It’s a unique role and very different from the upbringing I would have had.
When trying to explain to people just how different chorister life was, imagine Christmas Day, instead of going home like the rest of the school, and going to bed on Christmas Eve with your family, as a chorister, we stayed at school for an extra week.
It was called Chorister Period. We woke up on Christmas morning and went downstairs to open presents with the twenty other choir boys, before putting on our cloaks and mortar boards and heading for chorister practice.
Any normal human being might think this is terrible, but for us, it was the best job in the world. Singing three services on Christmas Day and hour upon hour of practice in between.
But the hardest part of being part of something special like that, is when it’s taken away from you. Once your voice breaks, your gift disappears overnight and you can no longer hit the extraordinary notes that you once could. You look like a child, yet sound like a grown man. It is something that taught me an incredibly valuable lesson.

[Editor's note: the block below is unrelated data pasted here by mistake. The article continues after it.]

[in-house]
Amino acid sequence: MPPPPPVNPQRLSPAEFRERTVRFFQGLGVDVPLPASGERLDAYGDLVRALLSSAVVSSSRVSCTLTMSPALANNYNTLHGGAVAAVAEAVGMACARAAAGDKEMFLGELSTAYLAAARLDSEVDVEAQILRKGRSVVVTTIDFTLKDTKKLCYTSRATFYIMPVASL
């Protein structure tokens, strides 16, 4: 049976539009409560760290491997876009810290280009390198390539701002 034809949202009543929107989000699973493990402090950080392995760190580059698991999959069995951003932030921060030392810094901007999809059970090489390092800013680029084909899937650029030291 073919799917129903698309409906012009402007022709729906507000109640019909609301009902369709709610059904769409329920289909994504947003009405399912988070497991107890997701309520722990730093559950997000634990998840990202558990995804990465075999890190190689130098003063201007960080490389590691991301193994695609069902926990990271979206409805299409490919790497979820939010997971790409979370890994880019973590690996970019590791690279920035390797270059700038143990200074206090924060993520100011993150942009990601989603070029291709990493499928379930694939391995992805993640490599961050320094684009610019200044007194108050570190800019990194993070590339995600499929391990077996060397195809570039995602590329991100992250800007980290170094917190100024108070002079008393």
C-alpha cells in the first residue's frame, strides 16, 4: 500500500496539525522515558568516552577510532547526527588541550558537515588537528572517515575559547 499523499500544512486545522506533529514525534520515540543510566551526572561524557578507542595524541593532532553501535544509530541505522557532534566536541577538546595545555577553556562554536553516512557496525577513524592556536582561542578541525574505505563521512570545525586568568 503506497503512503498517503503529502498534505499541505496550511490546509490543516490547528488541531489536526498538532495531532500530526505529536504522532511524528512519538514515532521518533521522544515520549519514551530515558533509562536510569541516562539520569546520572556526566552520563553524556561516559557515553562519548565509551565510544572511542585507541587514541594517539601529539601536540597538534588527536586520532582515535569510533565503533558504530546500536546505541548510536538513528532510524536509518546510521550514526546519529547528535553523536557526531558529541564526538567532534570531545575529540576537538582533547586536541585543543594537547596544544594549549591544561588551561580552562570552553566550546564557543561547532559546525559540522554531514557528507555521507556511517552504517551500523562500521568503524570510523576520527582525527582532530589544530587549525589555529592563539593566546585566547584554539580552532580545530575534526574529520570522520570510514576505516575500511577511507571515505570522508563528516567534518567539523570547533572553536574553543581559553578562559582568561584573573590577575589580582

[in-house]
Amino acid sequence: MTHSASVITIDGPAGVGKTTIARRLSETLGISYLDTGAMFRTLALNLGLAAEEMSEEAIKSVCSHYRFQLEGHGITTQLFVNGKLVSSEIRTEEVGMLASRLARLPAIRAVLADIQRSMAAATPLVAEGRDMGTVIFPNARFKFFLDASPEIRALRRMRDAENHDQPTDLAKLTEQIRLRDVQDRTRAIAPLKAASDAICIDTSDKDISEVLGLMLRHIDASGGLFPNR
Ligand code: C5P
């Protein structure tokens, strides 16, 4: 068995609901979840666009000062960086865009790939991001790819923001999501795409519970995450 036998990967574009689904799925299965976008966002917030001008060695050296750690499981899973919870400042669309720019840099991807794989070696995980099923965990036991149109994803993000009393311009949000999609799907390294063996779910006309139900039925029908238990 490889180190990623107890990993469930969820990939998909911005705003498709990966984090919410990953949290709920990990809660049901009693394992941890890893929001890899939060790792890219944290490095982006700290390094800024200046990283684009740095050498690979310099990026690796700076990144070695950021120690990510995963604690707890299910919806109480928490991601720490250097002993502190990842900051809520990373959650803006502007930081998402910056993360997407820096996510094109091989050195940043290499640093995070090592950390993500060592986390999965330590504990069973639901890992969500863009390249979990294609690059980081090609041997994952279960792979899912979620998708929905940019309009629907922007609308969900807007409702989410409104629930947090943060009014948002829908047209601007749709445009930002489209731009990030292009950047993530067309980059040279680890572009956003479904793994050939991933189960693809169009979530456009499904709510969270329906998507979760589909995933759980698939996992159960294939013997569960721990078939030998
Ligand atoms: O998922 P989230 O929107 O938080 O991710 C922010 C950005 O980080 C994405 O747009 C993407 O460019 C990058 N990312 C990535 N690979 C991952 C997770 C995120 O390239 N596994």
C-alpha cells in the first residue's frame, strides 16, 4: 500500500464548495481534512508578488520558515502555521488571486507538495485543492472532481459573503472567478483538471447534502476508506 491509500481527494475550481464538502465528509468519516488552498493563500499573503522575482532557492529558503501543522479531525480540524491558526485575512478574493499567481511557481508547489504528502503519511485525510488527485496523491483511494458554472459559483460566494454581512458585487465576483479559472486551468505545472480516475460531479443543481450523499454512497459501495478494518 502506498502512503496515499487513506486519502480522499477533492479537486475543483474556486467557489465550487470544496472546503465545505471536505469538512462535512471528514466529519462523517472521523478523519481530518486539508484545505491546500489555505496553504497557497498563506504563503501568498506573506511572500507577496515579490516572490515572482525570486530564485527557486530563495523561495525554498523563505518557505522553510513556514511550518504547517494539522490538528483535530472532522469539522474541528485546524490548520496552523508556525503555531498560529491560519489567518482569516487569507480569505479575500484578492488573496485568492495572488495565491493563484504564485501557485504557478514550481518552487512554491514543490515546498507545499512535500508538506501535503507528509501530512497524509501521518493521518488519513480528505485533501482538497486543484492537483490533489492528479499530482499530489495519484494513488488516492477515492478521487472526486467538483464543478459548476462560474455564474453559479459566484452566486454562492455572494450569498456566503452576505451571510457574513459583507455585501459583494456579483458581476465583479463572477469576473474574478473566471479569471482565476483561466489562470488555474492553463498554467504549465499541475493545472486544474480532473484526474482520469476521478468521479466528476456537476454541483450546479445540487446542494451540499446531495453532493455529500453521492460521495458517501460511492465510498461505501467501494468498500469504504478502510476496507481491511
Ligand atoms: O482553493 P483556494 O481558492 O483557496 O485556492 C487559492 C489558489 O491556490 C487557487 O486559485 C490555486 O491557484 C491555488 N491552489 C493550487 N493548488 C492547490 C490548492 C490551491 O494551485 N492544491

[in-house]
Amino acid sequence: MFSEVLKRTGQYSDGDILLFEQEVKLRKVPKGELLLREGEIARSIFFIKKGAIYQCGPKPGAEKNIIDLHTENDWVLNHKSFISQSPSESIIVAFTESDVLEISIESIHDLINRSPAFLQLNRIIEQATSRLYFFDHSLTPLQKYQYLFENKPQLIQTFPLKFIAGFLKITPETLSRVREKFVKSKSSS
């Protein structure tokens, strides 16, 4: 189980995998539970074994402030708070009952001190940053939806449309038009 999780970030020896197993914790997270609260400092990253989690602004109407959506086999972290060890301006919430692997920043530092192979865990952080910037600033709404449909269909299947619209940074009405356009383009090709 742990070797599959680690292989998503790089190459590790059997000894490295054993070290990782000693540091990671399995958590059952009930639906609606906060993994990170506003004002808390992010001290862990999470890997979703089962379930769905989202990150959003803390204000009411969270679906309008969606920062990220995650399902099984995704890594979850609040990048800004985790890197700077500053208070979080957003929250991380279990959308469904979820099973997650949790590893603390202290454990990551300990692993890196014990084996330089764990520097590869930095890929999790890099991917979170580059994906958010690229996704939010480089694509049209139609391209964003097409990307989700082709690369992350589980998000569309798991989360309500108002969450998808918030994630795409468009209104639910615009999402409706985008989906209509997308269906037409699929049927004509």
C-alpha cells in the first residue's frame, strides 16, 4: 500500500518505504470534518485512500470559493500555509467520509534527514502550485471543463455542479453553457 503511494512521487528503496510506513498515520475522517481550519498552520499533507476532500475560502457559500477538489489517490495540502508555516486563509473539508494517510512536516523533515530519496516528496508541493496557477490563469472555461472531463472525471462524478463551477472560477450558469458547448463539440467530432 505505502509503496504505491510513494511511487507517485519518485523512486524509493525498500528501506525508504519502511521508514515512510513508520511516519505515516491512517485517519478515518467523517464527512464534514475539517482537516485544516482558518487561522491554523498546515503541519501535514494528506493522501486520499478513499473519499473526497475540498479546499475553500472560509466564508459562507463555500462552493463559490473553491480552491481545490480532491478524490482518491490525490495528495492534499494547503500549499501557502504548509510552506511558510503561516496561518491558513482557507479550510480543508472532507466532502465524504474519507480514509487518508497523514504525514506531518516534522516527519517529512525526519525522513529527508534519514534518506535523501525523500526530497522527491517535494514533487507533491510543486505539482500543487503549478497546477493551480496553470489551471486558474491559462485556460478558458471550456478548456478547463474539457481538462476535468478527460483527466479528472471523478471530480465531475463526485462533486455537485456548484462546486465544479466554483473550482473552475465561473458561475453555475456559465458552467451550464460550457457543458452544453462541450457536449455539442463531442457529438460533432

I often talk about the most valuable asset we all have being time. I learned this the hard way after my avalanche accident, yet it is something that I have been taught throughout my life, at various stages. Even as a child under 10 years, I knew that my days as a chorister were numbered.
A special milestone
People often joke that I am a rhinoceros, tenacious almost to a fault. If I set a goal or see something that needs changing for the better, there is nothing that stops me on that quest. Perhaps that’s because I know too well the value of time and taking action as soon as you can. You’ll often hear me ask, what are you waiting for?
There’s something strange about reaching this 50 milestone. I don’t feel a day older than the young man who left Wales and headed to Manchester as a teenager. Yet, being back at Durham with my wonderful family, reminds me just how far I’ve come since those early days. And of the sacrifices I made to get here.
Ultimately, there’s nothing like a trip down memory lane to fan the flames and get you even more motivated. I am determined to make this next chapter the best one yet. Who knows what’s to come. Although I do have some unfinished goals that need completing and no doubt I will be adding to the list too!
I share more about the day in Durham in my podcast, which the team are publishing tomorrow over on iTunes. Have a listen and let me know what you think.